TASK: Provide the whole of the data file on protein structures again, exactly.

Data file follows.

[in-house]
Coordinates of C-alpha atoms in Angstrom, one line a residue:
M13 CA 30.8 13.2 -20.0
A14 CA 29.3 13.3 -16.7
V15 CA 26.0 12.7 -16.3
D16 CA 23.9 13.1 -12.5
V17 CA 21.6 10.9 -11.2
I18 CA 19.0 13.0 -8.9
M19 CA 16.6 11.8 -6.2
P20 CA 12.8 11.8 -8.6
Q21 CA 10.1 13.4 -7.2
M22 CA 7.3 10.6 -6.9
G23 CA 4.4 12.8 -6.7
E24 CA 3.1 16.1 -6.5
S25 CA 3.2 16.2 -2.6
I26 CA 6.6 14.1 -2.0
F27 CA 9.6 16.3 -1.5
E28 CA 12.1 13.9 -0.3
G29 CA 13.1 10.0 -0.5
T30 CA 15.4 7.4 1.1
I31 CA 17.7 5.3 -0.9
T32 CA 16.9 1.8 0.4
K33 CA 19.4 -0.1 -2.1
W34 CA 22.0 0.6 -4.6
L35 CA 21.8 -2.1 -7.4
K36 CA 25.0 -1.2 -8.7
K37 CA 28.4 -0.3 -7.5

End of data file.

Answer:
[in-house]
Coordinates of C-alpha atoms in Angstrom, one line a residue:
M13 CA 30.8 13.2 -20.0
A14 CA 29.3 13.3 -16.7
V15 CA 26.0 12.7 -16.3
D16 CA 23.9 13.1 -12.5
V17 CA 21.6 10.9 -11.2
I18 CA 19.0 13.0 -8.9
M19 CA 16.6 11.8 -6.2
P20 CA 12.8 11.8 -8.6
Q21 CA 10.1 13.4 -7.2
M22 CA 7.3 10.6 -6.9
G23 CA 4.4 12.8 -6.7
E24 CA 3.1 16.1 -6.5
S25 CA 3.2 16.2 -2.6
I26 CA 6.6 14.1 -2.0
F27 CA 9.6 16.3 -1.5
E28 CA 12.1 13.9 -0.3
G29 CA 13.1 10.0 -0.5
T30 CA 15.4 7.4 1.1
I31 CA 17.7 5.3 -0.9
T32 CA 16.9 1.8 0.4
K33 CA 19.4 -0.1 -2.1
W34 CA 22.0 0.6 -4.6
L35 CA 21.8 -2.1 -7.4
K36 CA 25.0 -1.2 -8.7
K37 CA 28.4 -0.3 -7.5